History

The original chapel

A Baptist Church in the heart of the village

In 1820, during the reign of George IV, a local grocer Thomas Fountain bought a plot of land measuring 15M x 10M in Green End St from a local farmer Henry Wells. The purchase was funded by a group of ‘Protestant Dissenters’ who had been attending New Mill Baptist Church in Tring, and wished to plant a church in Aston Clinton (the regular walk to Tring was a bit onerous especially on a Sabbath day) Their first Pastor was Mr Thomas Amsden who had been a lay preacher, but took induction and became The Rev'd Amsden for 13 years. They built a timber meeting house (replaced in 1847 by a brick building which survived until 1897) when it was in turn replaced by a ‘brand new’ chapel. The original principals formed a trust subscribing 5 shillings (25p) each to contribute to Fountain’s purchase. ( * our archives include the original Deed of Trust signed by each one).


In the 1890s the chapel needed substantial repairs including replacement of the pews, but money was short. The leadership asked Mr Frederick Amsden (son of Thomas, then living in London) for a donation. Fred took a look and said ‘demolish the lot and I’ll give £500!’ Further subscriptions were raised, a neighbouring plot donated by the Rothschild family and the new chapel and school room were built at a cost of £2143. 


Church Interior in 1920

In the early 1920s, it was noted the side walls were bulging outwards due to the roof weight. Buttresses and tie bars were fitted in 1923 at a cost of (£158/14/5½d = £158.72p). A further significant improvement was the installation of ‘the electric light’ in 1926 at a cost of £43.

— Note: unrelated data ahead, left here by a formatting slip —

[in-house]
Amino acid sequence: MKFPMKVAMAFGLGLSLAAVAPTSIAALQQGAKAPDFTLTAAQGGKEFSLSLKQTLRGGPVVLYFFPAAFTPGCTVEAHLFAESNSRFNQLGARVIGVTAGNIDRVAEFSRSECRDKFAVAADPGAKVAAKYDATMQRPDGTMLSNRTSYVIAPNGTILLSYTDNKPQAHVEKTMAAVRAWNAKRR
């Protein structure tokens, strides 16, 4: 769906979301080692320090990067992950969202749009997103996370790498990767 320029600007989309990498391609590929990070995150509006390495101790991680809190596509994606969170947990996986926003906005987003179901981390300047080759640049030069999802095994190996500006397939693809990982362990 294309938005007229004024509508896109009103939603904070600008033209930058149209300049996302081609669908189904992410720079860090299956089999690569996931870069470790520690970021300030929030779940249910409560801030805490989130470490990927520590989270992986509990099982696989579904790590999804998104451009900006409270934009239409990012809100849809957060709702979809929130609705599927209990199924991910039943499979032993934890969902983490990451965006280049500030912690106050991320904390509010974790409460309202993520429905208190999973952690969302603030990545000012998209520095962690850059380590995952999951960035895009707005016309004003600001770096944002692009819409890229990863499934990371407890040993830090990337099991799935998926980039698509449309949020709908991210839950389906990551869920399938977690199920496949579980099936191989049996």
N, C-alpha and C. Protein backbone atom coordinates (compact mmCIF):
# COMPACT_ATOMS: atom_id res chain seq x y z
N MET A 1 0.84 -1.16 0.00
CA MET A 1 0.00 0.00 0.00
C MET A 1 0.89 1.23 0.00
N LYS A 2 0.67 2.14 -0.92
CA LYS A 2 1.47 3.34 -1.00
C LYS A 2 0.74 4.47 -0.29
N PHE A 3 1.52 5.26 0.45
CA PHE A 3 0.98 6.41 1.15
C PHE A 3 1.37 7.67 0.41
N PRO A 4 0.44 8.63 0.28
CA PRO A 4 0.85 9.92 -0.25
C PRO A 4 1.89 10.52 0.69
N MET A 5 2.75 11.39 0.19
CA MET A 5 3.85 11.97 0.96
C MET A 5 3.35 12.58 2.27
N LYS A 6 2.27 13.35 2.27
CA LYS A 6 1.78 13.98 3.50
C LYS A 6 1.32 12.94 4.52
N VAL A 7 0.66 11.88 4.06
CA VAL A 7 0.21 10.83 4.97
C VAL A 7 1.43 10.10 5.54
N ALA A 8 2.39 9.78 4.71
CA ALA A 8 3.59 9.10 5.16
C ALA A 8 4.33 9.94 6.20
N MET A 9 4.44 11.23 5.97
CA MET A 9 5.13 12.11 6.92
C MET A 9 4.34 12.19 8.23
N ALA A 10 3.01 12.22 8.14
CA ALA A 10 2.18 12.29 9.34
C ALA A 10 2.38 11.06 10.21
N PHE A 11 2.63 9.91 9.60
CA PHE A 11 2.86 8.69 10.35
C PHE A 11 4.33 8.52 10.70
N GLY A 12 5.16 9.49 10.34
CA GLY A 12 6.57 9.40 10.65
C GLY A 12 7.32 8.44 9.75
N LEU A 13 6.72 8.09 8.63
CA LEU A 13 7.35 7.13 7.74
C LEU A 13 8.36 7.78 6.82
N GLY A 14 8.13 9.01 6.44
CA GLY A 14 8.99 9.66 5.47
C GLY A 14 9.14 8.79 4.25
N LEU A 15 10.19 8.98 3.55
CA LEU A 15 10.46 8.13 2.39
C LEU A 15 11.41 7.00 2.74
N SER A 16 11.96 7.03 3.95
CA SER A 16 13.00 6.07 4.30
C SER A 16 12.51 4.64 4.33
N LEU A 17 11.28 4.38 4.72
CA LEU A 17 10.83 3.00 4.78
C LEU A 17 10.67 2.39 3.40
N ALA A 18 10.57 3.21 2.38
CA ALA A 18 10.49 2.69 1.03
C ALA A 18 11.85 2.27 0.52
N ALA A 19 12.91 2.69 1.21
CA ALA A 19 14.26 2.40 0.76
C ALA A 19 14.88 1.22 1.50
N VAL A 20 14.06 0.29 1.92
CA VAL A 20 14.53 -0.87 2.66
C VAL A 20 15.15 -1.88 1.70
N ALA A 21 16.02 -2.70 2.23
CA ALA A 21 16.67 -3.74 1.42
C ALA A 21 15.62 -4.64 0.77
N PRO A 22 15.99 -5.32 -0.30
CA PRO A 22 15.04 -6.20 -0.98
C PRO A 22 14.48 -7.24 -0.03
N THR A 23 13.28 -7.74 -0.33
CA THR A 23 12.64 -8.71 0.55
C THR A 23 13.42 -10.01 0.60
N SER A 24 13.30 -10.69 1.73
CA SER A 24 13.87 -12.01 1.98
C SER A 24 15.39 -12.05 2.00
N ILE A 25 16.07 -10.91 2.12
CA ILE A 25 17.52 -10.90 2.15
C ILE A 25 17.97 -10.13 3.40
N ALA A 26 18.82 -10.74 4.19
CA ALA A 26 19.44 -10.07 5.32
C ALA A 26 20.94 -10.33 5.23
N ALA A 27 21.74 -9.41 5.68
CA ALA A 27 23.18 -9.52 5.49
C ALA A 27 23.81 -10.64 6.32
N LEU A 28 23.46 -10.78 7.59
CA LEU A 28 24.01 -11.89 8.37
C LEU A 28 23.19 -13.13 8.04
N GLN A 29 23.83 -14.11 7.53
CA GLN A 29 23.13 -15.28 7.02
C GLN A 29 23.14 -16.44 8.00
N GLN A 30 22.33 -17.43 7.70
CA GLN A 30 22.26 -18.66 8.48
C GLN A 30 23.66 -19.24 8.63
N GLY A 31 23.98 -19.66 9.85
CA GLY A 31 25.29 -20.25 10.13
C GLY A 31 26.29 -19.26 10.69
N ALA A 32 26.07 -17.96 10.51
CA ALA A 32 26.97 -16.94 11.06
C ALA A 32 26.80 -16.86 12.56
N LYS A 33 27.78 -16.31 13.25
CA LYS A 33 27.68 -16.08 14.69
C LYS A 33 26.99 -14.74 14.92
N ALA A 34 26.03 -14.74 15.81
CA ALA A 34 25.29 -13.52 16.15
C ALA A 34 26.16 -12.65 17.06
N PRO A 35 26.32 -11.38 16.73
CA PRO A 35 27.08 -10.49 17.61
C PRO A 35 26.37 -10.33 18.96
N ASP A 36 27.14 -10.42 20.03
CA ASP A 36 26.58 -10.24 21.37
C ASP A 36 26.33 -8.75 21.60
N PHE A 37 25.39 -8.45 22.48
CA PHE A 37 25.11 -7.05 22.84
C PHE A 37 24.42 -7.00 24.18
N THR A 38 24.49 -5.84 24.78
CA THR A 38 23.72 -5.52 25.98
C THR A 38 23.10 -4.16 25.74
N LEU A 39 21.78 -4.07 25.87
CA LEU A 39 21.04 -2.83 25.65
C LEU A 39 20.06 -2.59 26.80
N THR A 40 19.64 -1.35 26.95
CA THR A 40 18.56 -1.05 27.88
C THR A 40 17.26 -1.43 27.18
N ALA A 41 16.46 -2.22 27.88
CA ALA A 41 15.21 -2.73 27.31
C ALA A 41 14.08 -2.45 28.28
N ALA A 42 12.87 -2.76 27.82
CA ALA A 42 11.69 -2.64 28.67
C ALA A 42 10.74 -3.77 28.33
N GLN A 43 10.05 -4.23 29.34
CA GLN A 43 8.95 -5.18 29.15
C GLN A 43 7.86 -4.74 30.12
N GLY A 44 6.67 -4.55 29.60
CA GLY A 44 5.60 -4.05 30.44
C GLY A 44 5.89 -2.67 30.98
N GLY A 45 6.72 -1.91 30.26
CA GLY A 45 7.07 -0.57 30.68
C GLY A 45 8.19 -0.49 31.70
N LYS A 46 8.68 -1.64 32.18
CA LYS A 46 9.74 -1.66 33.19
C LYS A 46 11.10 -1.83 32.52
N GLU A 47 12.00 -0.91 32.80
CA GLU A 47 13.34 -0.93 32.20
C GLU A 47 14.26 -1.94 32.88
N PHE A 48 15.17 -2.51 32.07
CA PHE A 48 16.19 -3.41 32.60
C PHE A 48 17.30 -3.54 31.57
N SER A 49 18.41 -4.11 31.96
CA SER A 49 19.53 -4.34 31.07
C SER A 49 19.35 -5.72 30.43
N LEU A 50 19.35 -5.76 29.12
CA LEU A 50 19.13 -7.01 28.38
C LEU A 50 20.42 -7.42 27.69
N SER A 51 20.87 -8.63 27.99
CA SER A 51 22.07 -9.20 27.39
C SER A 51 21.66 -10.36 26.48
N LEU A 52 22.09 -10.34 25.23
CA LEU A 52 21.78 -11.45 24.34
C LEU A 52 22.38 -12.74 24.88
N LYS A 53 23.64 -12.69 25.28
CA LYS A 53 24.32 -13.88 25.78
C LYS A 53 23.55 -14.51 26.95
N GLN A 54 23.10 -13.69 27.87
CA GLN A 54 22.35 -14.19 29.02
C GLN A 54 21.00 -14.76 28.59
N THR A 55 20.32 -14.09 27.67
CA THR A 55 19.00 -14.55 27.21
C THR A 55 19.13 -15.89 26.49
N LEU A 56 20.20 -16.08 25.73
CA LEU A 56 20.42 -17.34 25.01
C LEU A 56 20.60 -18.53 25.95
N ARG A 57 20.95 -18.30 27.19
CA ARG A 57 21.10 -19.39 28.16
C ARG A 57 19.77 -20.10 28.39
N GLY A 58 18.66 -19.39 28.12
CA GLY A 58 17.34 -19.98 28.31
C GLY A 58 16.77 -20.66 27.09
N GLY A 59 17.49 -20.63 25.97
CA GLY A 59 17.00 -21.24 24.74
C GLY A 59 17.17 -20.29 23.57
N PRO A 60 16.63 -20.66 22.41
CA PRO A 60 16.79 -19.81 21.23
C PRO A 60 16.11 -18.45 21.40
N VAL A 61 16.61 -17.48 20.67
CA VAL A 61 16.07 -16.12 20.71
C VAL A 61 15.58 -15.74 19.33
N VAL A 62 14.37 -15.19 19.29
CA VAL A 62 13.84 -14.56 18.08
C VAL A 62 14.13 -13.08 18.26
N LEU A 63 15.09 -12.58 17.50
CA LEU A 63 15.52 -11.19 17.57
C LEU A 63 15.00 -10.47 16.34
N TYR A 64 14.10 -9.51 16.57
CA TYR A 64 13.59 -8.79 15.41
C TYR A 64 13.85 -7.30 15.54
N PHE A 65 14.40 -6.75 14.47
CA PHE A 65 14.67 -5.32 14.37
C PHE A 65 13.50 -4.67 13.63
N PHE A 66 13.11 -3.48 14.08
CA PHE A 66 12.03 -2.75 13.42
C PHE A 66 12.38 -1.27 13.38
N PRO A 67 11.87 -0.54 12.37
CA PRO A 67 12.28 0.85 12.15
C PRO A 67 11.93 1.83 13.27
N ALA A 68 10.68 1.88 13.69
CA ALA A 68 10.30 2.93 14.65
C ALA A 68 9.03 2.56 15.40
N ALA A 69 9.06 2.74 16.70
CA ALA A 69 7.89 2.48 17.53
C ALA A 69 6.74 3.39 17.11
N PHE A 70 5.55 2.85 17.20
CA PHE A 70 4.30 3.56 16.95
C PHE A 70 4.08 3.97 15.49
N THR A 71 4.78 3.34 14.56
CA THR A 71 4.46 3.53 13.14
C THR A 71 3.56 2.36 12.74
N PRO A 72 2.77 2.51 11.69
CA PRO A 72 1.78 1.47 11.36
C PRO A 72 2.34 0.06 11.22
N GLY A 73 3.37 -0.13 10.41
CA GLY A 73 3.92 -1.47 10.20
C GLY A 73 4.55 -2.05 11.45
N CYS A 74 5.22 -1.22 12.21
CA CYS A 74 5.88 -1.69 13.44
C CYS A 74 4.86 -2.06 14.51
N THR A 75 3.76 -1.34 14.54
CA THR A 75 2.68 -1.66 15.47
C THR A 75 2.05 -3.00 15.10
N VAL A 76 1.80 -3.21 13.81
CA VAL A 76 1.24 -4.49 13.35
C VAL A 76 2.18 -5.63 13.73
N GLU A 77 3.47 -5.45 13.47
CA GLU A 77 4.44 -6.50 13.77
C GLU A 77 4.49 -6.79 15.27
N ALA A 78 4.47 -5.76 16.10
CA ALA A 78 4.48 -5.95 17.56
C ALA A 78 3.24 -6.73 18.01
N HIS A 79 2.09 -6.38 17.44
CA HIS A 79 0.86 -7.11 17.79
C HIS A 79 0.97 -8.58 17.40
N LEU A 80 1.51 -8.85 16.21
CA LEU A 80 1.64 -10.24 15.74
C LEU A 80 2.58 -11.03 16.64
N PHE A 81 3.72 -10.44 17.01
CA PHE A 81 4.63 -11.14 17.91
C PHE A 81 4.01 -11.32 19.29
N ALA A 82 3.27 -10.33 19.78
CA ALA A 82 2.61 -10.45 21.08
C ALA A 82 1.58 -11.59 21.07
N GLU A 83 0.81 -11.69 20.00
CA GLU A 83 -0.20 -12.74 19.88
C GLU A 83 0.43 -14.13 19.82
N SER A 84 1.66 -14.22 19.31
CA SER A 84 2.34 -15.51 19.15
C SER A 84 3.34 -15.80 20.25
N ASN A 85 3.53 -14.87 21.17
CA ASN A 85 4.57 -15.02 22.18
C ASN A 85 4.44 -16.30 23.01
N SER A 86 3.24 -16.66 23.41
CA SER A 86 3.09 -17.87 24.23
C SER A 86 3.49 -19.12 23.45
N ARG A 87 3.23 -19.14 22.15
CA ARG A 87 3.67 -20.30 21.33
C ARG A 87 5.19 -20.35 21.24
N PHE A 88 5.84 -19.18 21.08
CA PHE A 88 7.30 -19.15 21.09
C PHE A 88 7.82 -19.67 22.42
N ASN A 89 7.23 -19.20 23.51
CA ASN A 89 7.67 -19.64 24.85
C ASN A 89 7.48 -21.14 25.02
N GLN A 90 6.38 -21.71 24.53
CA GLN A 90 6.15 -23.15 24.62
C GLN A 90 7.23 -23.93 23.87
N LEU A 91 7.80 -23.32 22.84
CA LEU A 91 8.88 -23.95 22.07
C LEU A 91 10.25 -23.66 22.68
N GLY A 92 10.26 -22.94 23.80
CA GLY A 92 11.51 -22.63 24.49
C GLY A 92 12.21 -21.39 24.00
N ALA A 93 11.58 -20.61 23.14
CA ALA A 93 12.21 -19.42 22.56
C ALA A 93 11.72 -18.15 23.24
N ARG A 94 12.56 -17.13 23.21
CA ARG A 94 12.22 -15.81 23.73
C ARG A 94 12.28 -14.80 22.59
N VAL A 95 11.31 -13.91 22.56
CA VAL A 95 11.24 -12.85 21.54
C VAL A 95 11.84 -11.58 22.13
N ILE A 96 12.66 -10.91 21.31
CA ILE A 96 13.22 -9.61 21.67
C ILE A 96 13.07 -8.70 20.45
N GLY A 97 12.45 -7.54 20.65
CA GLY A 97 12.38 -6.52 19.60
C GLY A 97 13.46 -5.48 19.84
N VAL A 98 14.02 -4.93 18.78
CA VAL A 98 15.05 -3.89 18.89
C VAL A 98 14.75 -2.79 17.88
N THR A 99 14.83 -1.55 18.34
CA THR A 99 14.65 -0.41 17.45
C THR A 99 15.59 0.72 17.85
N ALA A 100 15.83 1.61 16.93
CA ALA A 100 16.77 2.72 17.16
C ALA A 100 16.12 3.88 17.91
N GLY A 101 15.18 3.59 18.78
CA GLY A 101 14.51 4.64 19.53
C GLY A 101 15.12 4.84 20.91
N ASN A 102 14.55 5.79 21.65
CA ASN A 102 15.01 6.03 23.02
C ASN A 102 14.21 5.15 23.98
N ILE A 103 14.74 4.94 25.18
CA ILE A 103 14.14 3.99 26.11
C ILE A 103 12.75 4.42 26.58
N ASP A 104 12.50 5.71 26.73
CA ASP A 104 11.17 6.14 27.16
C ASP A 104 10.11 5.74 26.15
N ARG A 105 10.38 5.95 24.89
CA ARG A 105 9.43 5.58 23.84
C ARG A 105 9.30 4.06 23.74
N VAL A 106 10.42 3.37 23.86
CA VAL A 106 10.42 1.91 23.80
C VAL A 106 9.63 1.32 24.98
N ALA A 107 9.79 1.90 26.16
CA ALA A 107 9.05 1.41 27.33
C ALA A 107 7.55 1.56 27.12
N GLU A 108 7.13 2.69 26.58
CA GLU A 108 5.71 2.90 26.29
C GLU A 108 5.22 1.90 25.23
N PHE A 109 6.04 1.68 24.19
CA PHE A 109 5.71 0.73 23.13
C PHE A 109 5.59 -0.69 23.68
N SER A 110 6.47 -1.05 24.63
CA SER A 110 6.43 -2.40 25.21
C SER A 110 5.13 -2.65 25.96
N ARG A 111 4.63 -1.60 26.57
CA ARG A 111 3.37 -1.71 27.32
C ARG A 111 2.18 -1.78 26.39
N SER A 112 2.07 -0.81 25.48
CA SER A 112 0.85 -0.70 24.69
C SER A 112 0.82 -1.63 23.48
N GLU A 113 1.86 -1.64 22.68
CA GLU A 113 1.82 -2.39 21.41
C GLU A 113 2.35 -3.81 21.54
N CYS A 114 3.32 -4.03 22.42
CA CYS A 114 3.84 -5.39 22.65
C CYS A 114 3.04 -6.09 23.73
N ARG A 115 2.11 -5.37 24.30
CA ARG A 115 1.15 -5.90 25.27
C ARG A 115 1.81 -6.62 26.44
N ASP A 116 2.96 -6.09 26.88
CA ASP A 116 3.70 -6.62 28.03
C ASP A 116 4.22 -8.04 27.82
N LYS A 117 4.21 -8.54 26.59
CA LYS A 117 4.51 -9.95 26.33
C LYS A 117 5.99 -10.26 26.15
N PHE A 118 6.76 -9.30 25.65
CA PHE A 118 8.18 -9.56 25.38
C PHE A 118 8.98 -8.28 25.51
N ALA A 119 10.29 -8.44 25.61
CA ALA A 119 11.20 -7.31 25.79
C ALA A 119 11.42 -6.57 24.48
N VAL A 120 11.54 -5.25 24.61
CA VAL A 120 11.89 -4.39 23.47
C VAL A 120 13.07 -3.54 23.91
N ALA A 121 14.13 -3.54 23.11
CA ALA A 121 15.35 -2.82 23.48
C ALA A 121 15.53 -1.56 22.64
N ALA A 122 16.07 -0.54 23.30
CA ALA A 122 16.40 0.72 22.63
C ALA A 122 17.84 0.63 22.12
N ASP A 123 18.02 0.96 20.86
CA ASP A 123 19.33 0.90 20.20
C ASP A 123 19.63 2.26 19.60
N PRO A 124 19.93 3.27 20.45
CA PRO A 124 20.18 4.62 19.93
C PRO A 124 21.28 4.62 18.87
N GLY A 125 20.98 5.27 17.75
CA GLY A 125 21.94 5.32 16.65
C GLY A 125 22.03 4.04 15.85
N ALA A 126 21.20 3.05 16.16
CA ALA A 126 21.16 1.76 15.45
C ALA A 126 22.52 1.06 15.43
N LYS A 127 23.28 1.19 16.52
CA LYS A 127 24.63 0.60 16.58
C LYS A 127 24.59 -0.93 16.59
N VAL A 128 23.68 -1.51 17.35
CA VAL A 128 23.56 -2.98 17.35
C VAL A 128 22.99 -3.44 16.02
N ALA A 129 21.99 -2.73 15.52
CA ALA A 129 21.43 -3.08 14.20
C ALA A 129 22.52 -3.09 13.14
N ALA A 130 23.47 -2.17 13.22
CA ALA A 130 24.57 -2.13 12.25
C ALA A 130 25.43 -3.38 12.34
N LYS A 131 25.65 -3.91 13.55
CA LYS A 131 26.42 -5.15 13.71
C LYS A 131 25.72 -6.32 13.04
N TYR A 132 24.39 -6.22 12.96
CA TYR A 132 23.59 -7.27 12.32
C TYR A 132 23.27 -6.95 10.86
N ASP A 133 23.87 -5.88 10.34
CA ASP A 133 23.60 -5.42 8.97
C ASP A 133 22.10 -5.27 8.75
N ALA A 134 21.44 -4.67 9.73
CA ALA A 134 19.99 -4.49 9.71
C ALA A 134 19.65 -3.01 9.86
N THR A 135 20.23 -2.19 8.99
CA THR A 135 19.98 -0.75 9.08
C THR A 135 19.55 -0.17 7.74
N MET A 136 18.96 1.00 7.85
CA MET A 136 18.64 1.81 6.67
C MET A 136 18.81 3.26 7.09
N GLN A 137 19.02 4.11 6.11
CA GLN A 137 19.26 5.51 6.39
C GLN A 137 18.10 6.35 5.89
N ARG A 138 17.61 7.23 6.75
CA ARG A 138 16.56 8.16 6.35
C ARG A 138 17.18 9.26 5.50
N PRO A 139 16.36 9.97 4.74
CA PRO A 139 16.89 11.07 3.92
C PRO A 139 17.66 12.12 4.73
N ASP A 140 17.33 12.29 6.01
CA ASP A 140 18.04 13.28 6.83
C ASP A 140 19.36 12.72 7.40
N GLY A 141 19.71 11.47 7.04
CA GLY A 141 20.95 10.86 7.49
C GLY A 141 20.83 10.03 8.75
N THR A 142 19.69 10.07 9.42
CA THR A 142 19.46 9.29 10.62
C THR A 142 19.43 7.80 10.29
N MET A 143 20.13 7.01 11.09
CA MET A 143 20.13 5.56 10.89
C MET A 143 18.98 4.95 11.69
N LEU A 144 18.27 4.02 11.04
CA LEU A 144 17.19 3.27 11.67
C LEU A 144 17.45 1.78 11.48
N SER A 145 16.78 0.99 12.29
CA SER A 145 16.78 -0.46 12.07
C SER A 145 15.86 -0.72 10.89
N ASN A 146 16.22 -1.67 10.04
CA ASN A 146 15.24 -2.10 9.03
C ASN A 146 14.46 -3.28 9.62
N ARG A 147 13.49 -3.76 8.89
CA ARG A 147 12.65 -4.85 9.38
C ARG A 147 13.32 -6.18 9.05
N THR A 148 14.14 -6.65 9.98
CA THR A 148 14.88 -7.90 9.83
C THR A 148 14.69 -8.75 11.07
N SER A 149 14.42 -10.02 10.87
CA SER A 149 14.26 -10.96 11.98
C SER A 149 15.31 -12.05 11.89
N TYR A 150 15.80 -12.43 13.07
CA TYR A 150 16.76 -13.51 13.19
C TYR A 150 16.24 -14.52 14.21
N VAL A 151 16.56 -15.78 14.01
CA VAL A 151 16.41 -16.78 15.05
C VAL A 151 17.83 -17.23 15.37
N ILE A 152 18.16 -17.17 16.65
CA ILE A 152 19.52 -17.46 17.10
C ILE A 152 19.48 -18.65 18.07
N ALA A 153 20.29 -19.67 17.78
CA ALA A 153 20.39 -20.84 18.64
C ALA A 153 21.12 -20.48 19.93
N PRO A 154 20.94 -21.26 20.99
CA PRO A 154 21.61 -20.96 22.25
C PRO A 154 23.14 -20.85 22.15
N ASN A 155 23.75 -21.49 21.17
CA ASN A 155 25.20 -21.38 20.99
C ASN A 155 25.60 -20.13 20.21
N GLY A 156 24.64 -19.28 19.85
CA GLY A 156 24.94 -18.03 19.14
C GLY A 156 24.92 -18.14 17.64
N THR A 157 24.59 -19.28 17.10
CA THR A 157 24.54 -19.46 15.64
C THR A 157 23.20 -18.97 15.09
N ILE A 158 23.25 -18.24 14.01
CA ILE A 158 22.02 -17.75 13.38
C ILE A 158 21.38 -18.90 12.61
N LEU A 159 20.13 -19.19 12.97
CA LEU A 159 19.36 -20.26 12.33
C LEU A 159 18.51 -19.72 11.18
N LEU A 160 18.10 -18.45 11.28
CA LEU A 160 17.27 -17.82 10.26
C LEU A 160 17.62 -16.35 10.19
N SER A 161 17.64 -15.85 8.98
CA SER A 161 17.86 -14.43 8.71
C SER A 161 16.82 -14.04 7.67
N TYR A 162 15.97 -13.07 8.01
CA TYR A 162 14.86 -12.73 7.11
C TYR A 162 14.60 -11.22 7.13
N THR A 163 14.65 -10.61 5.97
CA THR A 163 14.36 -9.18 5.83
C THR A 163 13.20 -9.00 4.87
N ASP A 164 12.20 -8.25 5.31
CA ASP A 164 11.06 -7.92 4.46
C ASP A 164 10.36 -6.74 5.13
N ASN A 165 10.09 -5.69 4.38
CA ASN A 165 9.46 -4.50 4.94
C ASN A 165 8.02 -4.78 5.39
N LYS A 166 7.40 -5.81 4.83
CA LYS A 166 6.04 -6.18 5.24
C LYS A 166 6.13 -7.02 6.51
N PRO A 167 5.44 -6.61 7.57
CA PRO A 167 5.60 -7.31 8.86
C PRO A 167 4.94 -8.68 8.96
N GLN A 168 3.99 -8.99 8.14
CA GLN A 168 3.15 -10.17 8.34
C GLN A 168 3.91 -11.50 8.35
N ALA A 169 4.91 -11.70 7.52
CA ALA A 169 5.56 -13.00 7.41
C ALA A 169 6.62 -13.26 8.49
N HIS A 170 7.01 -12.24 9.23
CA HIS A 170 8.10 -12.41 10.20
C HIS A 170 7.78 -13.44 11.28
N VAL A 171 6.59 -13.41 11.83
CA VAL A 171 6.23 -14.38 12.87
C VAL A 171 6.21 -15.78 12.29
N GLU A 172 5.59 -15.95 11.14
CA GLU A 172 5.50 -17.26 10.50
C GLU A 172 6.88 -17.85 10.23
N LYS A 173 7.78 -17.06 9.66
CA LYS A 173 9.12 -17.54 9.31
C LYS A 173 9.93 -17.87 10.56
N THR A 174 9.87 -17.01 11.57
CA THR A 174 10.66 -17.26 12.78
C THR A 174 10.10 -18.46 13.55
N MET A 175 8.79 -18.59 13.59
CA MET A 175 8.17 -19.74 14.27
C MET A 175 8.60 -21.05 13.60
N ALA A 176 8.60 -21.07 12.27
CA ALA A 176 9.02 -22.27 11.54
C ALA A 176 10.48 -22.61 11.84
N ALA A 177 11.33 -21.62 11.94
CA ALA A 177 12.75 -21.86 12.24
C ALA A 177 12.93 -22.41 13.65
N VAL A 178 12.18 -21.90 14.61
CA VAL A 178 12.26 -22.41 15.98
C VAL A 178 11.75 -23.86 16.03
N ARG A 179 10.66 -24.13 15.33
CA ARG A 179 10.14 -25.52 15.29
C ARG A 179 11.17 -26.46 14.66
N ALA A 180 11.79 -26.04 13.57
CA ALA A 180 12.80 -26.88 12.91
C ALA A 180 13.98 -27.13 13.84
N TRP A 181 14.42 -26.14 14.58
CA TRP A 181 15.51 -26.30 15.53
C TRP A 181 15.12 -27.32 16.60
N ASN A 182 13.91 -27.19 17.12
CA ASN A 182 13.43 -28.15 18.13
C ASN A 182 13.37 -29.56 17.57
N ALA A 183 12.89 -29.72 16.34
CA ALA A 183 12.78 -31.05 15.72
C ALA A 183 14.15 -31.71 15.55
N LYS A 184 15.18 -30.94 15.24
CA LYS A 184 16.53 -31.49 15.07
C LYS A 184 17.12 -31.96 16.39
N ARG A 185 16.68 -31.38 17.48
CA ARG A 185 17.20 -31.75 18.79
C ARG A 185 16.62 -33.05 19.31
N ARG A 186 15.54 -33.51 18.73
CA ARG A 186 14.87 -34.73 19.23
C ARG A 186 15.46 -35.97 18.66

It seems to be past 1970 before any further significant changes, when plans were drawn up for our kitchen, lounge and Pastor’s office. At the same time, the Manse next door was built on part of the plot earlier donated by Rothschilds. The remaining corner as far as Chapel Close was sold for housing to pay for it all.


The hall and ‘back rooms’ had no installed heating which made for substantial damp problems. In 1998 we wanted to install gas radiators at a cost of £11,000. While puzzling over how to raise the money, we were advised of a bequest of £10,000 from a person who used to attend, but had not been back for many years. We chose to believe God was in that matter somewhere!


In 2003, our chapel was recognised to be in a pretty dire state and ‘run down’. Proposals were drawn up to substantially remodel the place, including removal of several old furnishings (pulpit – never used, choir stall – no choir, and the organ and partition – not needed). We replaced all the electrics, fitted new central heating radiators, laid a new floor over the old wood block, and repainted the whole place, thanks to our then Minister who had been a professional housepainter, and a group of dedicated Fellowship. We even removed the old wartime blackout curtains – no longer needed!). The cost was estimated to be £43,000. We raised £30,000 by a Gift Day in one weekend, for which we were heartily thankful to our Lord who seemed to approve of our efforts!


We went digital in 2005, installing a proper screen and computer driven projector. And that is where we are today – with continuing efforts to keep the church in good order and vibrant in nature.


Aston Clinton Baptist Church circa 1900Aston Clinton Baptist Church circa 1910






Church Minute Book in 1830 Church minute book in 1830.